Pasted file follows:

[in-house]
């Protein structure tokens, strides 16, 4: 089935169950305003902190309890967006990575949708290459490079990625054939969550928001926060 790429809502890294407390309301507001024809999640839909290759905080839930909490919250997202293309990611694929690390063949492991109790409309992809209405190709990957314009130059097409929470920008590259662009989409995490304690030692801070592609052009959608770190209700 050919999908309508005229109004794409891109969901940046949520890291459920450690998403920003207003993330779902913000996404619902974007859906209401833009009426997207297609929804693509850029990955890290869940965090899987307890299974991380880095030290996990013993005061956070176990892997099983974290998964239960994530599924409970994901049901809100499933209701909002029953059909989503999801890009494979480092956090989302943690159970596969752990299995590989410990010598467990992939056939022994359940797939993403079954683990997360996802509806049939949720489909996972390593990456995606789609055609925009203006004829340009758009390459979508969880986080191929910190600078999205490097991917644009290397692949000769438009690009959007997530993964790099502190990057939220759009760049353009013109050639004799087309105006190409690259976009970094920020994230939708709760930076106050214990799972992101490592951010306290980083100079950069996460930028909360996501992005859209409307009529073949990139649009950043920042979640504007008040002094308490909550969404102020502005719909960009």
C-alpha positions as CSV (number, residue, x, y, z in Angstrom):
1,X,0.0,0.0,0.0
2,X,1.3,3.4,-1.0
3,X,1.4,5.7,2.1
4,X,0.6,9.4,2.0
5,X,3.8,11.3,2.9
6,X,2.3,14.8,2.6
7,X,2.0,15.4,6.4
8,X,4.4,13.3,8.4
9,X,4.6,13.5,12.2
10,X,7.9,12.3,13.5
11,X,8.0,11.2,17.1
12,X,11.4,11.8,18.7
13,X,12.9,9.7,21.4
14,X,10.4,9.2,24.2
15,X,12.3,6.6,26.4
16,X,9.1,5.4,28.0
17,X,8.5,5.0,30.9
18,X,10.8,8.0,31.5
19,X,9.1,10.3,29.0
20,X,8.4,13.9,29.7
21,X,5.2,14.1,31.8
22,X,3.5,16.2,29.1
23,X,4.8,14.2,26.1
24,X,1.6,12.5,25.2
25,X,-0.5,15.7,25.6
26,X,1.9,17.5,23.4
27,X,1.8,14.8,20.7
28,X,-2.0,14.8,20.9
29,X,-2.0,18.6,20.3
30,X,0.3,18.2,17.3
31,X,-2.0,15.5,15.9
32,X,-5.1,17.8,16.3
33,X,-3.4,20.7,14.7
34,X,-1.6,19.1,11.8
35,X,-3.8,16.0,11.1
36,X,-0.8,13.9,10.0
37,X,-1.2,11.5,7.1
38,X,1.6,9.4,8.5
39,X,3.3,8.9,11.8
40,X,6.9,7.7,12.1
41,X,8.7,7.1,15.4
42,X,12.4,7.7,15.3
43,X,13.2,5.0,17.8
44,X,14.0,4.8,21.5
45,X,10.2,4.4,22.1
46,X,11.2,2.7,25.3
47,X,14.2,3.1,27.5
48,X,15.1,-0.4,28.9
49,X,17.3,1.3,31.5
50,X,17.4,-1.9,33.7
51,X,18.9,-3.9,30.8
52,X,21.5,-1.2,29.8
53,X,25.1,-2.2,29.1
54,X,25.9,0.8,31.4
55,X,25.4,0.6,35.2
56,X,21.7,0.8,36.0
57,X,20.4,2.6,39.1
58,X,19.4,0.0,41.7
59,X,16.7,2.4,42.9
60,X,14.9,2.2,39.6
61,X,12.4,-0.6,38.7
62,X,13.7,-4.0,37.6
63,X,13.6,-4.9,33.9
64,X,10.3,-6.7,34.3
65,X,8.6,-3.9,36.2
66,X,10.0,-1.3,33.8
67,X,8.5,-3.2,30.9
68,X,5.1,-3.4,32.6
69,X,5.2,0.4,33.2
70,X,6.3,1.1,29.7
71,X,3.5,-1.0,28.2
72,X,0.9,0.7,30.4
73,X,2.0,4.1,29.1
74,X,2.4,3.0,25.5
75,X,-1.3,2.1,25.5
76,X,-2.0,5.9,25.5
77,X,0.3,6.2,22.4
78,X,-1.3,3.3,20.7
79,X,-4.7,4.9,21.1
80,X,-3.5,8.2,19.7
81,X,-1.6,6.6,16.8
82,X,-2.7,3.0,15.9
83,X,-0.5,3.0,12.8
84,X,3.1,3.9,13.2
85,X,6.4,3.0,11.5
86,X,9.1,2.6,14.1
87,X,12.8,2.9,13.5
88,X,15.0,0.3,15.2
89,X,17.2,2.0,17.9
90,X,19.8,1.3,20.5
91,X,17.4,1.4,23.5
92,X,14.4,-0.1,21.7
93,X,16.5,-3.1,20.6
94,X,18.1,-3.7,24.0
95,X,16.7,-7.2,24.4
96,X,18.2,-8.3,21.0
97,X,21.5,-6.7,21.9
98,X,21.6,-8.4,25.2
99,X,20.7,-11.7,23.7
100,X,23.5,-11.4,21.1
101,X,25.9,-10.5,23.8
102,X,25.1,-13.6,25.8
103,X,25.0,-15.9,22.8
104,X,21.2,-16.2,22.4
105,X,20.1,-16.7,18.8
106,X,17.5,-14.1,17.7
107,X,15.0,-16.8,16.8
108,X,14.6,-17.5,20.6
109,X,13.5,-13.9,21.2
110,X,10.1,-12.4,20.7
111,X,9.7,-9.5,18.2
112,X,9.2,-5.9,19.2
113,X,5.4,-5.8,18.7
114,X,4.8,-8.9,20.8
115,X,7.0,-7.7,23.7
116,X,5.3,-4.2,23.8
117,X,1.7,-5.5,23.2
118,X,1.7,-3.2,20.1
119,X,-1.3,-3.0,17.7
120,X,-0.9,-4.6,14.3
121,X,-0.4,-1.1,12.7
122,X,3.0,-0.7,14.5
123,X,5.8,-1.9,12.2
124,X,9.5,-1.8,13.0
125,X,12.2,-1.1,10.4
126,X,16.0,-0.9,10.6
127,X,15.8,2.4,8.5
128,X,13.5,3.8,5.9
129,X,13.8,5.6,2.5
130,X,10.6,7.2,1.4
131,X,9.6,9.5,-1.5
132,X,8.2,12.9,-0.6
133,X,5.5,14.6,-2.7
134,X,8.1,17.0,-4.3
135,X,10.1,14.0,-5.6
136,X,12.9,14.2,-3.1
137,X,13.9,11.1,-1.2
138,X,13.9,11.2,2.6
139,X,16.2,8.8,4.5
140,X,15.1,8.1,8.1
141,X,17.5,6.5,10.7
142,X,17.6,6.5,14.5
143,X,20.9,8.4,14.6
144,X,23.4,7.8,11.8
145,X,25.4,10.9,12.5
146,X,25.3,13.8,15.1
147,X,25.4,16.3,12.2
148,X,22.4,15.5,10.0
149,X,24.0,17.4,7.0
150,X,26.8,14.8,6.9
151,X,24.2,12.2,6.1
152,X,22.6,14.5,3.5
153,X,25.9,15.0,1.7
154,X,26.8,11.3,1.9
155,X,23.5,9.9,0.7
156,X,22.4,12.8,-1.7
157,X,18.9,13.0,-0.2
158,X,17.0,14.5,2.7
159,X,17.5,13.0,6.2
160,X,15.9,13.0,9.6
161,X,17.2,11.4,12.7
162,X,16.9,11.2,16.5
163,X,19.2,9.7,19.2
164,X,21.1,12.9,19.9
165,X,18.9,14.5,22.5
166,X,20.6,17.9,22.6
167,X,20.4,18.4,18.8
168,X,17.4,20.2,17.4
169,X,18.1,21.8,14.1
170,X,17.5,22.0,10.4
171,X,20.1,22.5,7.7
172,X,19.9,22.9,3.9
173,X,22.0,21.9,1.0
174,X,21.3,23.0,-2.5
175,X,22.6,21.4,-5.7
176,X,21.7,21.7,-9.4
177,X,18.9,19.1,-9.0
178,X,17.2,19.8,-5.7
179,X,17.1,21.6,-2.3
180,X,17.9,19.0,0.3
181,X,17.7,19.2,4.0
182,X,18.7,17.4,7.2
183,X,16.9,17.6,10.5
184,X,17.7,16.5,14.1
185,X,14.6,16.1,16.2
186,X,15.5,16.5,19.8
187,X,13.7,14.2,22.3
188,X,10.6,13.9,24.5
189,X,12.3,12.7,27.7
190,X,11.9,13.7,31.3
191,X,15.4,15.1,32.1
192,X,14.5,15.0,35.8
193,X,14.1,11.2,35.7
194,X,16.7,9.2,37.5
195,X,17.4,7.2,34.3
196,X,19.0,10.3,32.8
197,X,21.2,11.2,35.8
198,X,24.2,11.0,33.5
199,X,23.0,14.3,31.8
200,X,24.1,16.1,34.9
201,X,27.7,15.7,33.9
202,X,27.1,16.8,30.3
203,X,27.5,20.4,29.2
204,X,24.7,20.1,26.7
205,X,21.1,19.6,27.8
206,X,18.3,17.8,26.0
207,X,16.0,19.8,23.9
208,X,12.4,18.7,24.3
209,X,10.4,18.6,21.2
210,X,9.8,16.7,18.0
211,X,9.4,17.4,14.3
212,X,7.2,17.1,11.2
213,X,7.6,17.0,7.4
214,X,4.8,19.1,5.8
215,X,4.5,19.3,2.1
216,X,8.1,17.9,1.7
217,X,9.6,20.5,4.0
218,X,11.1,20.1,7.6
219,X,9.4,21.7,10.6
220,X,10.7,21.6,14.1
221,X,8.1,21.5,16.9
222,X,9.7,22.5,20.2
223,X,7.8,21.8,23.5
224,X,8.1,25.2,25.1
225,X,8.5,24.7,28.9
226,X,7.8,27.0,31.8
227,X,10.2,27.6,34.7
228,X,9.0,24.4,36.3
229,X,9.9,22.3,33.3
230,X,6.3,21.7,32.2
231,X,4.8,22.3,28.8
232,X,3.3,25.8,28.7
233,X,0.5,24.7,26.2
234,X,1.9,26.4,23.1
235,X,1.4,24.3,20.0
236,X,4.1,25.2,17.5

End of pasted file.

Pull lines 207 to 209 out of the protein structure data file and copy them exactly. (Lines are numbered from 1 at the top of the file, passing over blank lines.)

204,X,24.7,20.1,26.7
205,X,21.1,19.6,27.8
206,X,18.3,17.8,26.0